stimulus control

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This topic contains 34 replies, has 14 voices, and was last updated by xbi 1 week, 1 day ago.

Viewing 15 posts - 16 through 30 (of 35 total)
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  • #40215

    ✘ Not a client

      Great post! 3 days trying CBT-i
      Your posts help me build my sleep confidence which is shaken at the moment.
      I had 2 good nights of 5 to 6 hours of sleep and one with lke 2.
      I had wake up arousal on he night of 2 hours when going to bed so implementing the yo-yo technique, couch – bed. Reading your posts help me see this too shall pass and not controlling it. Letting go of thinking how can I stop the wake up arousal when I go to bed? Just knowing that sleep will come despite and going to the couch until I am sleepy again.


      ✘ Not a client

        Thank you Chee. I know the feeling well, but I didn’t have that name for it. I usually referred to it as “dragging my butt out of bed…” 🙂 And I totally agree, dismantling misconceptions has been essential for me to address insomnia.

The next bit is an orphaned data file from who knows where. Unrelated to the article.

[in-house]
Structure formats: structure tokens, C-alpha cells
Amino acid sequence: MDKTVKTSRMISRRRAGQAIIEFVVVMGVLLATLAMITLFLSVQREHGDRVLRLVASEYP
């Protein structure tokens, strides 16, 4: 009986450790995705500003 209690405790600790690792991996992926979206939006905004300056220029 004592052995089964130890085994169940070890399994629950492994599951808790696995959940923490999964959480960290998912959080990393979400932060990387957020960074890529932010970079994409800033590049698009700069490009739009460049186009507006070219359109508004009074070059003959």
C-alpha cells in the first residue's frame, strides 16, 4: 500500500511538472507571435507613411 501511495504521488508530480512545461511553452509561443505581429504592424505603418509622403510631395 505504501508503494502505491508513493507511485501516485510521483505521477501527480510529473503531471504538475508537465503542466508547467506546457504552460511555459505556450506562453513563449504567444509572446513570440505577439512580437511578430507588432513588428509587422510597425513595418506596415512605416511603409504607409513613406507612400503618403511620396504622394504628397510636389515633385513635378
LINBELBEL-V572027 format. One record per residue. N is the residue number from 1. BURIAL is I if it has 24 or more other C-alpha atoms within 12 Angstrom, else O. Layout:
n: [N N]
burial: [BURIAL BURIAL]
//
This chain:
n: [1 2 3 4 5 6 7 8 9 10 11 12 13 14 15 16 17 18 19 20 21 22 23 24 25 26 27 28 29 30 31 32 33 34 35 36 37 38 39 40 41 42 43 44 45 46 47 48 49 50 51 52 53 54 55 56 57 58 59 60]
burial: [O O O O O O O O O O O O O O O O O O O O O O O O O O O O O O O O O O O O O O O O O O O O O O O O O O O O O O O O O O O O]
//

Anmareta, great you’re building sleep confidence! That is something I don’t think we usually put words to, but it’s so true! I found it really helpful to know I have a “plan” for when I can’t sleep, rather than laying there getting frustrated while I try all kinds of tricks to “make” myself sleep. And yes, it does feel kindof like a yo-yo, especially the first week, but my experience is that I am having fewer times when I need to get out of bed as time goes on. You’re so right, letting go of the belief that I should be able to control going to sleep makes a big difference.


        ✘ Not a client

          Thanks for sharing and the support. Indeed, having a plan is awesome. I like that too! And just letting go.


          ✓ Client

            Hello everyone
            Thank you for your kind posts and I am flattered. I am just sharing the universal truths about sleep. If yo have the time, do please check out the video “Cure chronic insomnia with the effortless sleep method” by Yousquared in Youtube, based on the book “The effortless sleep method” by Sasha Stephens. Short 10 min video but full of very useful info on how to get over your current dilemma. In that video, the 5 key mistakes most “insomniacs” do are:
            1. Asking your doctor for sleeping pills or being given some by doctors who absolutely don’t understand sleep.